Author Topic: ALTRUISM  (Read 5965 times)


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« on: January 13, 2013, 01:02:37 PM »
Altruism is thinking and acting for the benefit of others before or more than for oneself. Theologians and philosophers have long argued about whether it is actually possible to be genuinely altruistic. The Buddha avoided the ‘self or other’ quandary because he understood that we are better able to benefit others when we have made some changes within ourselves. His six-year struggle for truth allowed him to spend the following 45 years teaching that truth to others.

Likewise, he also understood that benefiting others often changes oneself for the better. He once commented that ?nanda’s many years of ‘expressing love through body, through speech and through mind’ – often leaving him with little time to meditate – had allowed him to come close to enlightenment (D.II,143). Thus, for the Buddhist, it should not be a choice between selfishness, self before others, or altruism, others before oneself, but self and others together.

In one of his most meaningful discourses the Buddha says: ‘There are these four types of people found in the world. What four? He who is concerned with neither his own good nor the good of others, he who is concerned with the good of others but not his own, he who is concerned with his own good but not the good of others and he who is concerned with both his own good and the good of others – and of these four he who is concerned with his own good and the good of others is the chief, the best, the topmost, the highest, the supreme.’ (A.II,94).


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« Reply #1 on: January 13, 2013, 02:46:39 PM »
In Buddhism,true altruism has to go hand in hand with wisdom.The six (perfections)is the perfection of giving,and the last perfection is perfection of wisdom.
In the perfection of wisdom,the teachings of no-self and emptiness is taught.One is trained to contemplate that there is no real donor,no recipient ,and no real favor given.Thus,regardless of the actions of the recipient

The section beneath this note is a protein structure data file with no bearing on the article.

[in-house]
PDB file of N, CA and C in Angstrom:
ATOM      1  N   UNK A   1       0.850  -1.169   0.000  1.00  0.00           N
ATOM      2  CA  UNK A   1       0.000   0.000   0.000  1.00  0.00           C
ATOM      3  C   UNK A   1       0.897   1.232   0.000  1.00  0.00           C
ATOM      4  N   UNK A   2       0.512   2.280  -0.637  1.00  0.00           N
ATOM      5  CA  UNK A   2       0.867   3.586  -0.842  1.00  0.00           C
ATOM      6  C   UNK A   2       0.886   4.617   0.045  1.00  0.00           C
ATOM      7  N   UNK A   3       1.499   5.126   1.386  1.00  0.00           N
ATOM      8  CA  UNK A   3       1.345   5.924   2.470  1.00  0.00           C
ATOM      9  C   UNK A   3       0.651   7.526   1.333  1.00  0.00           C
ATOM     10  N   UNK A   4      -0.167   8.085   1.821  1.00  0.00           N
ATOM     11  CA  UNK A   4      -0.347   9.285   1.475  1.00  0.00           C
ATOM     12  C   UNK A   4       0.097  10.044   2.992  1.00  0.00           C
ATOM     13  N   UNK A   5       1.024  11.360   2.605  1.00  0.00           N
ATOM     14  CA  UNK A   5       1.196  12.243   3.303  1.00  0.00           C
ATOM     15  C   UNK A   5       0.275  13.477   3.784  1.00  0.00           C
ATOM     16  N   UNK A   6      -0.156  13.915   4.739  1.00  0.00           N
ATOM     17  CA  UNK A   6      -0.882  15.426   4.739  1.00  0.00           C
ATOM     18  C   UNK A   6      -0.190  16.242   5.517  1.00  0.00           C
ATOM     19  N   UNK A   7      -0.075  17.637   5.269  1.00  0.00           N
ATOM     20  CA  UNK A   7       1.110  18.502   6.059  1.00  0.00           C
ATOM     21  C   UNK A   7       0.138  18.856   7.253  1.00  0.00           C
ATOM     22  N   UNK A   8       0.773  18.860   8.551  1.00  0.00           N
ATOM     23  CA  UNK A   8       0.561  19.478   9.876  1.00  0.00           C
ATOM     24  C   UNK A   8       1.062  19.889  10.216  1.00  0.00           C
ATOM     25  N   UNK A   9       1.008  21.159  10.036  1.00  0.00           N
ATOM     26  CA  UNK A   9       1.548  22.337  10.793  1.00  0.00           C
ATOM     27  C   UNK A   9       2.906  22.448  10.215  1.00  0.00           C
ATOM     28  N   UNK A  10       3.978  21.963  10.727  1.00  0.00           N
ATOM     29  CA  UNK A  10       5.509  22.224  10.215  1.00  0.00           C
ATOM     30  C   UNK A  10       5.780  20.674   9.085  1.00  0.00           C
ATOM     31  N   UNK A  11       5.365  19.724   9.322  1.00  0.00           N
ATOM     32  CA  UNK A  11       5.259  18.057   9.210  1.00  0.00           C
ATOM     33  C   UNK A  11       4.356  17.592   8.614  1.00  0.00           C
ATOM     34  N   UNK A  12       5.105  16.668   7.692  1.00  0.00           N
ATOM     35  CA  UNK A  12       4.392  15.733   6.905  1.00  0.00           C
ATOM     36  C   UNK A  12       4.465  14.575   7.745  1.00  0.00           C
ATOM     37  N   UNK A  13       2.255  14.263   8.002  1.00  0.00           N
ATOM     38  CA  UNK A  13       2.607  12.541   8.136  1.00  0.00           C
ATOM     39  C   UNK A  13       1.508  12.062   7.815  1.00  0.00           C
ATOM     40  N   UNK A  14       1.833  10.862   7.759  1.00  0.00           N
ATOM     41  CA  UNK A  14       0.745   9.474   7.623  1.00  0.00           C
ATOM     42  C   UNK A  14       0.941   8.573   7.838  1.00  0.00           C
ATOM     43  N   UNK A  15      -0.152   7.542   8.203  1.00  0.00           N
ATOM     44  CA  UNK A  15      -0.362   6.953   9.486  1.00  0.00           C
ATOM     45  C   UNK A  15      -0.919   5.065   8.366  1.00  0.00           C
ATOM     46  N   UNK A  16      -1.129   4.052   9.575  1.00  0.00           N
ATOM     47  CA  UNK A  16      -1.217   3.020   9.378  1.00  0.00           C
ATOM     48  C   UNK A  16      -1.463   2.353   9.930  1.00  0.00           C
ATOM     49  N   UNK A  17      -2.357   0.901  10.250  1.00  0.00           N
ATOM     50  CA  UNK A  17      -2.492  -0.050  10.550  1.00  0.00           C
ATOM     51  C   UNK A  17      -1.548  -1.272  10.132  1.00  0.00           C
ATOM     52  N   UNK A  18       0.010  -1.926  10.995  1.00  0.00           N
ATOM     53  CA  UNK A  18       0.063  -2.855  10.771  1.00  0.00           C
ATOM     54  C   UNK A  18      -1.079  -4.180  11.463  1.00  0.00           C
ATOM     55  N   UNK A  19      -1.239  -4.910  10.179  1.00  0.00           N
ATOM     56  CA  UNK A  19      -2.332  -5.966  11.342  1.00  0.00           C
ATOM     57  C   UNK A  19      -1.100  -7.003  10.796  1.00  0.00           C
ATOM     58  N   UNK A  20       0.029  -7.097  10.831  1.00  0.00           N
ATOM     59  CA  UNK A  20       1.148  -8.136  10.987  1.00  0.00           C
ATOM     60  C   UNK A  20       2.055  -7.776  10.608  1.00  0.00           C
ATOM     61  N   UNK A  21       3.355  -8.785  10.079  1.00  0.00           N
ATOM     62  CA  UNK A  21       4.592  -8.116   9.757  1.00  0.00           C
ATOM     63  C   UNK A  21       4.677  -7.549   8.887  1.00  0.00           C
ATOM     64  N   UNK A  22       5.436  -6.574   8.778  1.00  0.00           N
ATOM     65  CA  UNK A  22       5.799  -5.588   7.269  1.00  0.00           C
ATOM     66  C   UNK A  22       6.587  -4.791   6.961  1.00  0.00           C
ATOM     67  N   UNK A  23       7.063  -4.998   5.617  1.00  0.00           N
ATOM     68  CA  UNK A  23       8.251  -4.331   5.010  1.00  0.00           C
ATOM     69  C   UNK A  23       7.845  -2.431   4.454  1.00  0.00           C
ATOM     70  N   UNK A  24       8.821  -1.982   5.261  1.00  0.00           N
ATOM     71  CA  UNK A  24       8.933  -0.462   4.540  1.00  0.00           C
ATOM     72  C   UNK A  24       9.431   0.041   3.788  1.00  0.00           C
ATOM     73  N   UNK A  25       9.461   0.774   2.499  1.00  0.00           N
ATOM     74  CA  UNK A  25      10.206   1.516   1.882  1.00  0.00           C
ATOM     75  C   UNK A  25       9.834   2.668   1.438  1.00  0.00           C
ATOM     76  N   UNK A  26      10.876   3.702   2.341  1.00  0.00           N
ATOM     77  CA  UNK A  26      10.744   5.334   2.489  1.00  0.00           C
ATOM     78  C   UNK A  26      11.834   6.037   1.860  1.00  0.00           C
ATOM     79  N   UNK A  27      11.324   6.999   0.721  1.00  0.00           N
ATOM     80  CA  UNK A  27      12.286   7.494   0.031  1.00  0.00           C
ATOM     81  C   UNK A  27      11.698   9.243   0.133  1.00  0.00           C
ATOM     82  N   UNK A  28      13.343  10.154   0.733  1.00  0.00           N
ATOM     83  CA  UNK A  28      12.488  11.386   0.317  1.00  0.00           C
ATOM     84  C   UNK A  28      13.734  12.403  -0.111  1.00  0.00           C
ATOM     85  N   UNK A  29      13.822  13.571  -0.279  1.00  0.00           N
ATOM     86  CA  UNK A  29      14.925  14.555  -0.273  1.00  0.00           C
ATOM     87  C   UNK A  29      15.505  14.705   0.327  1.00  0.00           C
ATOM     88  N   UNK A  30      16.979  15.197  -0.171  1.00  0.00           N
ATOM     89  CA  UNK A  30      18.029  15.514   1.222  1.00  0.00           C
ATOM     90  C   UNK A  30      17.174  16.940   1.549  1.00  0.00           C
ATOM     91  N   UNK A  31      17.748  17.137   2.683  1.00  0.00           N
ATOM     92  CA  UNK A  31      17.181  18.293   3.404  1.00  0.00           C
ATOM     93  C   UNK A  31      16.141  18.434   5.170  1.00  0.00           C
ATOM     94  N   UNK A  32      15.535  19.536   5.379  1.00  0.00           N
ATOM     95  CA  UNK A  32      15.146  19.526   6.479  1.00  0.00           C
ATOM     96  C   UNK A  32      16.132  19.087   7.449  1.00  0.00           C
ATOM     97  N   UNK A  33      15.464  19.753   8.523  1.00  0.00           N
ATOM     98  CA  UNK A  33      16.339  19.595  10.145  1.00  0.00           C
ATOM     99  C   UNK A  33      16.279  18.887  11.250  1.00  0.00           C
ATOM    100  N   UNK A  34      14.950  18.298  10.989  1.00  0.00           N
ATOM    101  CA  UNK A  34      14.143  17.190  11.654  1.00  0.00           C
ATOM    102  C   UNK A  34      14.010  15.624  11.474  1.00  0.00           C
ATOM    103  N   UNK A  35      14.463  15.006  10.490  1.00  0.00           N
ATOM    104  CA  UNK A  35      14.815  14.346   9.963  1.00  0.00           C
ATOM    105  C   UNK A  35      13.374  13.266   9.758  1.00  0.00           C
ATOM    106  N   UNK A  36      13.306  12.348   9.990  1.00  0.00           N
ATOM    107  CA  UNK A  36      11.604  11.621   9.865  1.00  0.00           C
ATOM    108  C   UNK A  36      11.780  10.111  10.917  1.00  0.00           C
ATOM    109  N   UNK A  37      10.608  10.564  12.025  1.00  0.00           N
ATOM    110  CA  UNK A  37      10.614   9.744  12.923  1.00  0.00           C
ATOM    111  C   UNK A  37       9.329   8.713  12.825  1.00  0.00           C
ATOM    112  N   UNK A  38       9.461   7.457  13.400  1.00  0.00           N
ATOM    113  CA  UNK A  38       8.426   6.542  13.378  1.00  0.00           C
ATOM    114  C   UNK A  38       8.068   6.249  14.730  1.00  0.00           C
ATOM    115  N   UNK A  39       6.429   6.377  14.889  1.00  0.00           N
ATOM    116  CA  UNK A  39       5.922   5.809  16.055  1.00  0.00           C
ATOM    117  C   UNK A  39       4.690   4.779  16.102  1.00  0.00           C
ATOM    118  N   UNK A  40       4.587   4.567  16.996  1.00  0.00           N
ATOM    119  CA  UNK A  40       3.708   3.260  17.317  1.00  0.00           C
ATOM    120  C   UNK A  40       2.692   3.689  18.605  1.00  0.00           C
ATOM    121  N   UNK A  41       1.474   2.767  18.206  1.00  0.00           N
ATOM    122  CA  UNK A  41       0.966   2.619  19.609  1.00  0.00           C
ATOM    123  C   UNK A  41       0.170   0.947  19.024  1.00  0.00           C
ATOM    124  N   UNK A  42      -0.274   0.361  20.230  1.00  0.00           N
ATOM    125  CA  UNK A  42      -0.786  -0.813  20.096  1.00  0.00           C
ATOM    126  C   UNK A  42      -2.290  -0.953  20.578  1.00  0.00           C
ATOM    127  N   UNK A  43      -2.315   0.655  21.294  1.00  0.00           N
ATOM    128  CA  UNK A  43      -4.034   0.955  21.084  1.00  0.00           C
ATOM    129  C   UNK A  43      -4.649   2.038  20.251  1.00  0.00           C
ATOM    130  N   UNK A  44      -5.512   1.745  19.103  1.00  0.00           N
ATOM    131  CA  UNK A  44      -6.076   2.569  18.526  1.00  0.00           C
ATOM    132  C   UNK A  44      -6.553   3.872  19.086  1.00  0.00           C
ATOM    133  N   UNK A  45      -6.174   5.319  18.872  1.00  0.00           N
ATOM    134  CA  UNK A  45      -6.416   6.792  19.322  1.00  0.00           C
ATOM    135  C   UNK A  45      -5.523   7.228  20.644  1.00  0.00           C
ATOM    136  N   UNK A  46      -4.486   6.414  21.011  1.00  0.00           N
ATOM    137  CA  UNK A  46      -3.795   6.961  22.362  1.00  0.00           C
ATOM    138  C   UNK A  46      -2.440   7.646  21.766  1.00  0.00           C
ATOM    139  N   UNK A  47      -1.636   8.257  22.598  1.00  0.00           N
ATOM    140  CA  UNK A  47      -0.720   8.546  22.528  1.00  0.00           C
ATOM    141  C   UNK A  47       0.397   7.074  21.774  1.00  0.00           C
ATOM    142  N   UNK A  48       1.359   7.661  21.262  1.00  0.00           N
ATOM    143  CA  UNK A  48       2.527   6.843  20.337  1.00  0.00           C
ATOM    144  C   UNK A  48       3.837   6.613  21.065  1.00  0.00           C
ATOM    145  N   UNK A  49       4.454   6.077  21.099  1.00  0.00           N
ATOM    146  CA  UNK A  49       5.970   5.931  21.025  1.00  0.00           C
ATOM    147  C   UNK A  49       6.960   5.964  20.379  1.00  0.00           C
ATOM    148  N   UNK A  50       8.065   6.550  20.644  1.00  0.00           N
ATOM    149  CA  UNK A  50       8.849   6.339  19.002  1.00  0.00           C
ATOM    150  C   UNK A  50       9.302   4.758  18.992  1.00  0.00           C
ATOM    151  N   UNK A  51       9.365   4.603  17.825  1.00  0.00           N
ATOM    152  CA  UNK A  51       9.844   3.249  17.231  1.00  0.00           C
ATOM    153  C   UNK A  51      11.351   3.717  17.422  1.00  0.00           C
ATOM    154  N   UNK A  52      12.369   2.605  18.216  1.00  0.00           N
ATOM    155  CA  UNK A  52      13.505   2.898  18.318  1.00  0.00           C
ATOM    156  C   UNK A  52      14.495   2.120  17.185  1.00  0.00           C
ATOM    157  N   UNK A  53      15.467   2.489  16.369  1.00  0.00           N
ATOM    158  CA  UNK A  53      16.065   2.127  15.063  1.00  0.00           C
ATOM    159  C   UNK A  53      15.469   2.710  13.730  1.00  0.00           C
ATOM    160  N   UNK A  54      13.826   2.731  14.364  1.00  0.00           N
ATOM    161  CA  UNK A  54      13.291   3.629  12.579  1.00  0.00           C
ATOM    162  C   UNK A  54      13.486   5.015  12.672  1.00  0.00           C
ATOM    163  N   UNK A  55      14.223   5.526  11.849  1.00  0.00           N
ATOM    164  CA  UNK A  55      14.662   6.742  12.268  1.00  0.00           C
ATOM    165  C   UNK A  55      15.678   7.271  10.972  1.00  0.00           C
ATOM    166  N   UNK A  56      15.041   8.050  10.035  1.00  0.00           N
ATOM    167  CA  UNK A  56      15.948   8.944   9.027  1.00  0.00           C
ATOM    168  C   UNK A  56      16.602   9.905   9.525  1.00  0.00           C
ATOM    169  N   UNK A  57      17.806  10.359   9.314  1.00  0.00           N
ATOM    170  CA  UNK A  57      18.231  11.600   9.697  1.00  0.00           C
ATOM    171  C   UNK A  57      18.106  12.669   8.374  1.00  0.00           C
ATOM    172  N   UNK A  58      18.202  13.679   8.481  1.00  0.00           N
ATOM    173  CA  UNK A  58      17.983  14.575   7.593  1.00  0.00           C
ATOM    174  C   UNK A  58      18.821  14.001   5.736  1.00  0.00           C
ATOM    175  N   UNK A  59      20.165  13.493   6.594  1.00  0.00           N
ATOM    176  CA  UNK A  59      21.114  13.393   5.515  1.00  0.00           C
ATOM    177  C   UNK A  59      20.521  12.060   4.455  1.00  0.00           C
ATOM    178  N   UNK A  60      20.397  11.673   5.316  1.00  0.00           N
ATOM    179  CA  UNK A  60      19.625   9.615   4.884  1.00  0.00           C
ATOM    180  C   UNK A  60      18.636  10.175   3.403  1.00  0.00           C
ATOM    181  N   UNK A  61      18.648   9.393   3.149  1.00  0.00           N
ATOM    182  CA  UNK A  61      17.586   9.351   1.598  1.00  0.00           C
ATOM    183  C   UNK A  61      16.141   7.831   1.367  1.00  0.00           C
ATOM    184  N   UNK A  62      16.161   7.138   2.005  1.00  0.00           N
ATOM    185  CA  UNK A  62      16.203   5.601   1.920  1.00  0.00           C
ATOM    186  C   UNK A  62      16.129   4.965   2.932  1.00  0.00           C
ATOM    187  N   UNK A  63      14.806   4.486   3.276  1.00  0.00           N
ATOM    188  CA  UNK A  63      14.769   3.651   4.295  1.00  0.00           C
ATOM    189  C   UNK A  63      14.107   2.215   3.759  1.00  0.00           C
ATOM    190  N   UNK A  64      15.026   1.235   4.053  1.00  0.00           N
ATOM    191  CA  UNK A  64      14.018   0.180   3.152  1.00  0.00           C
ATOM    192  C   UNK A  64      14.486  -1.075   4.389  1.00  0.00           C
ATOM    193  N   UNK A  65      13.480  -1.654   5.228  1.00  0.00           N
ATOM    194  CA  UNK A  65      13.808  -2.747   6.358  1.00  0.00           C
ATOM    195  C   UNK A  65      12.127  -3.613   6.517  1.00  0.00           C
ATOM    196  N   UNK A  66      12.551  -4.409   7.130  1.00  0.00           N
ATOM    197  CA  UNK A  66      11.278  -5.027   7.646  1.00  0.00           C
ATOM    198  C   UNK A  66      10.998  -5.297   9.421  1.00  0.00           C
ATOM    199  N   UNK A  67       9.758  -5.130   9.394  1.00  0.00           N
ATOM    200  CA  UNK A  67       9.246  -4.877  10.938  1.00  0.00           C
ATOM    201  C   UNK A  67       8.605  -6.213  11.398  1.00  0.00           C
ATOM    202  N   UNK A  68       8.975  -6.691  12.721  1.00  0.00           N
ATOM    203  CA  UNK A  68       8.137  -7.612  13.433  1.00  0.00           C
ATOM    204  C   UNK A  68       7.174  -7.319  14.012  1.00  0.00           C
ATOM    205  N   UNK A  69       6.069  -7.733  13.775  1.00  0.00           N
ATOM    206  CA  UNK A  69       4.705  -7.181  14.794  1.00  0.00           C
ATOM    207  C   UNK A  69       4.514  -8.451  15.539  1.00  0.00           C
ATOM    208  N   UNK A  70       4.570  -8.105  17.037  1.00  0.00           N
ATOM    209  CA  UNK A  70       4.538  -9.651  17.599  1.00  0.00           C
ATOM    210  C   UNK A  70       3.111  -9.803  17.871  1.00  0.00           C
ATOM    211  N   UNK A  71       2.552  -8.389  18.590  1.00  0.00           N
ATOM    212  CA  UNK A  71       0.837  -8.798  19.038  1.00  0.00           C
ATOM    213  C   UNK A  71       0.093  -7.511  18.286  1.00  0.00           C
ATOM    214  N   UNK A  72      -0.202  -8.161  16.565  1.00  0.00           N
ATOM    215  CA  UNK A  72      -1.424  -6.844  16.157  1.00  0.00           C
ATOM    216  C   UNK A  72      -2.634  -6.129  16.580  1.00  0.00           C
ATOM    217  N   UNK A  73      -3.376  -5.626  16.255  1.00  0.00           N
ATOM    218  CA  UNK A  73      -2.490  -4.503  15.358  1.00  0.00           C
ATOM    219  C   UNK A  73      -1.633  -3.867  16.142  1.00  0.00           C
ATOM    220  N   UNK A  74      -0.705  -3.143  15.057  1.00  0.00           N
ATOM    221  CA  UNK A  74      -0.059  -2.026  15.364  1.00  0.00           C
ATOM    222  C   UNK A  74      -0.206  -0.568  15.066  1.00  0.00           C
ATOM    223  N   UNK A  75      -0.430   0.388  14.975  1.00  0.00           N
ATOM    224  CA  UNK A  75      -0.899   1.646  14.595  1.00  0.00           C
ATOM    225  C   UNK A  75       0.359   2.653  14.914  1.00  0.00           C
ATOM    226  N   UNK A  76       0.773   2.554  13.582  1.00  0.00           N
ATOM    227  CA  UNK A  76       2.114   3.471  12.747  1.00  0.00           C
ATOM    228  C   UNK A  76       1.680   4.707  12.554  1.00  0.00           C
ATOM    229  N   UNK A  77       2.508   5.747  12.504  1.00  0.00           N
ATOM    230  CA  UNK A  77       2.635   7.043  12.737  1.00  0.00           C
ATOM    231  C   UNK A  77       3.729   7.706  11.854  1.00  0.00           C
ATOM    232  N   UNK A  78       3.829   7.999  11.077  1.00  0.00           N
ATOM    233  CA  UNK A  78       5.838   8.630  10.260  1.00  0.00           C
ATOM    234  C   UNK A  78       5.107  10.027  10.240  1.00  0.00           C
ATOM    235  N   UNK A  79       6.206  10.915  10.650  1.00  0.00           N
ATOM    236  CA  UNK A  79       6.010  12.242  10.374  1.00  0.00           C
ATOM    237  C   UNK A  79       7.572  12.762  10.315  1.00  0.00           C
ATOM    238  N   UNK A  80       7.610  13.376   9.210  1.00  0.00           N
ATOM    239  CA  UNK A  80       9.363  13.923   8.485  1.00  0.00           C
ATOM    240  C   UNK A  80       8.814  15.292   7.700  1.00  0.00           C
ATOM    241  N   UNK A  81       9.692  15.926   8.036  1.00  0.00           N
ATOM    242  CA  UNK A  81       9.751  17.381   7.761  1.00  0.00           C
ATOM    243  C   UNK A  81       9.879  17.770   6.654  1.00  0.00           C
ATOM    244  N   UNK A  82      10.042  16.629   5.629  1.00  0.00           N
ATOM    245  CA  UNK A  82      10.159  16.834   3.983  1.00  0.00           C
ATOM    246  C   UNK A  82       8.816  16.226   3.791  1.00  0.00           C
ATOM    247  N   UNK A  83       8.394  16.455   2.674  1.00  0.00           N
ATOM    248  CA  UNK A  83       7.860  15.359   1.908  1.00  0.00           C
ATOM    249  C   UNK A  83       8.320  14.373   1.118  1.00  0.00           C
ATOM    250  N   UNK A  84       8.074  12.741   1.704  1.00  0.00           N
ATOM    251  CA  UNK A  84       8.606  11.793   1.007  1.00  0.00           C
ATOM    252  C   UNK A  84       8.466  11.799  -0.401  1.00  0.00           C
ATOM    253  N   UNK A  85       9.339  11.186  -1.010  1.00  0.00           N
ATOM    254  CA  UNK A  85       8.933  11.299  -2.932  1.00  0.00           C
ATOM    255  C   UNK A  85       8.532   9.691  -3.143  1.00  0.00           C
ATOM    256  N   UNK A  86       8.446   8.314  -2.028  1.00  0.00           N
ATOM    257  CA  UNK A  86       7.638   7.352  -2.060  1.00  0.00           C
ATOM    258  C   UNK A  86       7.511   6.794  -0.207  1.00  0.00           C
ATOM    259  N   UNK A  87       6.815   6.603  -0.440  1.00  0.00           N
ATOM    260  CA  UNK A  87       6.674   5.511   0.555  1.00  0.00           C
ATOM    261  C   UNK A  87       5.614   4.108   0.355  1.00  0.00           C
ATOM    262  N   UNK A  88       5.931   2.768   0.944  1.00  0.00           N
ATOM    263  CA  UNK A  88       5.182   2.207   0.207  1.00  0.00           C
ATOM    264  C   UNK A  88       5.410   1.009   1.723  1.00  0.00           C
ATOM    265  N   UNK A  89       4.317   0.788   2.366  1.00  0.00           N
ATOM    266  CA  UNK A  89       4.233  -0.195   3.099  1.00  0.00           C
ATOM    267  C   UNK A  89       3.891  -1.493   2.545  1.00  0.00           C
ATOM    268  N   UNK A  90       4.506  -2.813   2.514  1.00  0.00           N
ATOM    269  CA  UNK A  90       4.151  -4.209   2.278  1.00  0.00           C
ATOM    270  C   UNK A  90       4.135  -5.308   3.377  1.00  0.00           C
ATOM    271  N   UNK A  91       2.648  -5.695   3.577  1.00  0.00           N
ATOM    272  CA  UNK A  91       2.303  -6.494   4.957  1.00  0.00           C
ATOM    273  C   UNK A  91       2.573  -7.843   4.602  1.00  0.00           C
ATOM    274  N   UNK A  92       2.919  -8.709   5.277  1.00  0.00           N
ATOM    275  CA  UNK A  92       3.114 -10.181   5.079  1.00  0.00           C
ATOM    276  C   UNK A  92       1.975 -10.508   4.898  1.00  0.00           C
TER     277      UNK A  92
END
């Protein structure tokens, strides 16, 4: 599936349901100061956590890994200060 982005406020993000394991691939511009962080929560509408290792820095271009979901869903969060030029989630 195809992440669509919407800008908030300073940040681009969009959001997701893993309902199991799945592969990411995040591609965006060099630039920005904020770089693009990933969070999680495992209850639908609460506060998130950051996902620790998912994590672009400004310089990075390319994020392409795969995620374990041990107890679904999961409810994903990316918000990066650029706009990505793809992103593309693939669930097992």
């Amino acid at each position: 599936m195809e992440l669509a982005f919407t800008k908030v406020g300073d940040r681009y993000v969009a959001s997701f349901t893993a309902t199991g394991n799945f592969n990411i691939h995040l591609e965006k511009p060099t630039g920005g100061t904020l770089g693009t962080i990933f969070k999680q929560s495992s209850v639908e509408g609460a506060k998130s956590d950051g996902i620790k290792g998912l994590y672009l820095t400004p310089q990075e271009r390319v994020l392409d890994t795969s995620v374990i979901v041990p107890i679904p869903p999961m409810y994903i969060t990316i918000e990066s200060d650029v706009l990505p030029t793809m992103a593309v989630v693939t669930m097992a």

you are not affected emotionally.
A great Bodhisattva can balance perfectly between giving up and the real benefits to the recepient.
"Real love is not based on attachment,but on altruism.In this case,your compassion will remain as a humane response to suffering as long as beings continue to suffer"   H.H.Dalai Lama.

DS Star

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« Reply #2 on: January 13, 2013, 02:50:26 PM »
To be able to achieve the 'Altruism' mind, we must first practicing "Exchanging Self with Others".

To be able to do that we must meditate daily like this:

"Since beginningless time, life after life, I have been a slave to my self-cherishing mind. I have trusted it implicitly and obeyed its every command, believing that the way to solve my problems and find happiness is to put myself before everyone else. I have worked so hard and for so long for my own sake, but what do I have to show for it? Have I solved all my problems and found the lasting happiness I desire? No. It is clear that pursuing my own selfish interests has deceived me. After having indulged my self-cherishing for so many leves, now is the time to realize that it simply does not work. Now is the time to switch the object of my self-cherishing from myself to all living beings." from Meditation Cards of The New Meditation Handbook by Geshe Kelsang Gyatso

Jessie Fong

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« Reply #3 on: January 13, 2013, 04:02:25 PM »
Altruism figures prominently in Buddhism. Love and compassion are components of all forms of Buddhism, and are focused on all beings equally: love is the wish that all beings be happy, and compassion is the wish that all beings be free from suffering. "Many illnesses can be cured by the one medicine of love and compassion. These qualities are the ultimate source of human happiness, and the need for them lies at the very core of our being" (Dalai Lama).

Since "all beings" includes the individual, love and compassion in Buddhism are outside the opposition between self and other. It is even said that the distinction between self and other is part of the root cause of our suffering. In practical terms, however, since most of us are spontaneously self-centered, Buddhism encourages us to focus love and compassion on others, and thus can be characterized as "altruistic." Many would agree with the Dalai Lama that Buddhism as a religion is kindness toward others.

Still, the notion of altruism is modified in such a world-view, since the belief is that such a practice promotes our own happiness: "The more we care for the happiness of others, the greater our own sense of well-being becomes" (Dalai Lama).

In the context of larger ethical discussions on moral action and judgment, Buddhism is characterized by the belief that negative (unhappy) consequences of our actions derive not from punishment or correction based on moral judgment, but from the law of karma, which functions like a natural law of cause and effect. A simple illustration of such cause and effect is the case of experiencing the effects of what I cause: if I cause suffering, then as a natural consequence I will experience suffering; if I cause happiness, then as a natural consequence I will experience happiness.

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So, in thinking and acting to benefit others, we in turn are experiencing the consequence of creating happiness for ourselves. So let karma takes its own course and the happiness or goodness will come back to us.